Image credit & copyright: ESA/Herschel/PACS/SPIRE/HOBYS Key Programme consortium

distant-traveller:

From oldest to youngest: a line of star nurseries

Just as children are sorted into age groups at school, so the seeds of new stars can also be found in ‘classes’ of others of similar ages. This is especially true when the birth of stars in a cloud of gas and dust is triggered by an external event, like the explosion of a nearby supernova.

This image from ESA’s Herschel space observatory shows a sequence of star-forming regions in the molecular cloud W48, some 10 000 light-years away in the constellation Aquila (the Eagle).
The blue, jellyfish-shaped cloud at the lower left is the oldest stellar nursery in the image. Young and massive stars embedded within it have shaped it into a bubble and heated the diffuse gas, making it shine at the longest wavelengths probed by Herschel.
To its right, another glowing cloud conceals clumps that will evolve into massive stars. These clumps, some of which are visible as bright blotches of light, are also lined up by their age: the older ones at the lower-left and the younger ones to the upper-right. The youngest in this sequence is the small cyan lump at the centre of the image, harbouring the seeds of future massive stars.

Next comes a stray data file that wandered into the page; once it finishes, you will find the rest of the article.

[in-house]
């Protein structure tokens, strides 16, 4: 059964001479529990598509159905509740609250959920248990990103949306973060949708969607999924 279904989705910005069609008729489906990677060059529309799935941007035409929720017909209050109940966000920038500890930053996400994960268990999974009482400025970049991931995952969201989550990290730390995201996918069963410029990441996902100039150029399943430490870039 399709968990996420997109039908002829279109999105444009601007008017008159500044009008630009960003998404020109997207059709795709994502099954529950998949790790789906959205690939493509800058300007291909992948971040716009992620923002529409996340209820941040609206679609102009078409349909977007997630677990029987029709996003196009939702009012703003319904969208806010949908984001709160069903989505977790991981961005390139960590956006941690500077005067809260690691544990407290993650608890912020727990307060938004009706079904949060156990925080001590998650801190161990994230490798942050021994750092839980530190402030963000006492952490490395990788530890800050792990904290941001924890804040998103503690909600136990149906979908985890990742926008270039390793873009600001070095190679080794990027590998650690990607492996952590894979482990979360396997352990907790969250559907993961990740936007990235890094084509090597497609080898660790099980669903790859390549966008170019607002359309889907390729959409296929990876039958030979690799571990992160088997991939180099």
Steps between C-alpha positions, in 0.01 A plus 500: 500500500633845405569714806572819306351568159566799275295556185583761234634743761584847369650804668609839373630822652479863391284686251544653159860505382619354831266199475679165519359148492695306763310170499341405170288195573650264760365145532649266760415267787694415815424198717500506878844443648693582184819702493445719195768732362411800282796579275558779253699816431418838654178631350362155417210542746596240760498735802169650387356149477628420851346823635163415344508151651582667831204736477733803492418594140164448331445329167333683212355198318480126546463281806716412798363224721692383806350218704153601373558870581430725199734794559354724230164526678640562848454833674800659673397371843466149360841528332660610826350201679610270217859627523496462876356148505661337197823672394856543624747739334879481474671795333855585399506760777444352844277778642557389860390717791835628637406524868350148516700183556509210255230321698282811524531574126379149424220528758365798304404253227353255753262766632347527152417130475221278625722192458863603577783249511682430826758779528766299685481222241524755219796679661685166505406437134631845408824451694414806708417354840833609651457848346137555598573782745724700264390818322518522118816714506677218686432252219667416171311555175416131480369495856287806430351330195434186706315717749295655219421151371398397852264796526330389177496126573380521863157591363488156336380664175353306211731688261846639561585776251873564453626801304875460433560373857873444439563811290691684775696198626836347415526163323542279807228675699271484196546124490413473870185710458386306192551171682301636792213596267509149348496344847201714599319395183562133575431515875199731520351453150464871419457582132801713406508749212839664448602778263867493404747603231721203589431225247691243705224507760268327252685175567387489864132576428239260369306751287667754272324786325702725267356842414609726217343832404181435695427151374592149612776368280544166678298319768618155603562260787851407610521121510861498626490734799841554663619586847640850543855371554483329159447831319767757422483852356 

Astronomers believe that this sequence of stellar birth is the result of dozens of supernovas that exploded over 10 million years ago in a region called Aquila Supershell, beyond the left edge of this image. Compressing the surrounding material, these supernovas may have initiated a wave of star formation that sparked, one by one, these stellar cribs.

Image credit & copyright: ESA/Herschel/PACS/SPIRE/HOBYS Key Programme consortium

via source reblog posted 1 month ago with 313,009 notes →

grimdarkthroes:

realslimcaity:

IHust wiOke upmy whol hOUSSe

I’m telling this story again b/c fuck it but anyways I was playing D&D and one of my friends went “brown bear brown bear what do you see” and on cue three of us turn to him and like, death metal screech “ALLLL”.

The dude goes completely pale faced. I saw true horror in his eyes. 

He didn’t know the joke.

So apparently dude just had three of his best friends demonically screech at him for no goddamn reason.

I do not think I will ever cause that level of sheer terror and confusion ever again in my life.

via source reblog posted 1 month ago with 56,535 notes →
the-pyroveride:

me in 10 years


101 cats

the-pyroveride:

me in 10 years

101 cats

via source reblog posted 1 month ago with 44,003 notes →

the-stradivarius:

if i lay here

if i just lay here

would you lie with me and marathon the extended edition lord of the rings trilogy

and just forget human interaction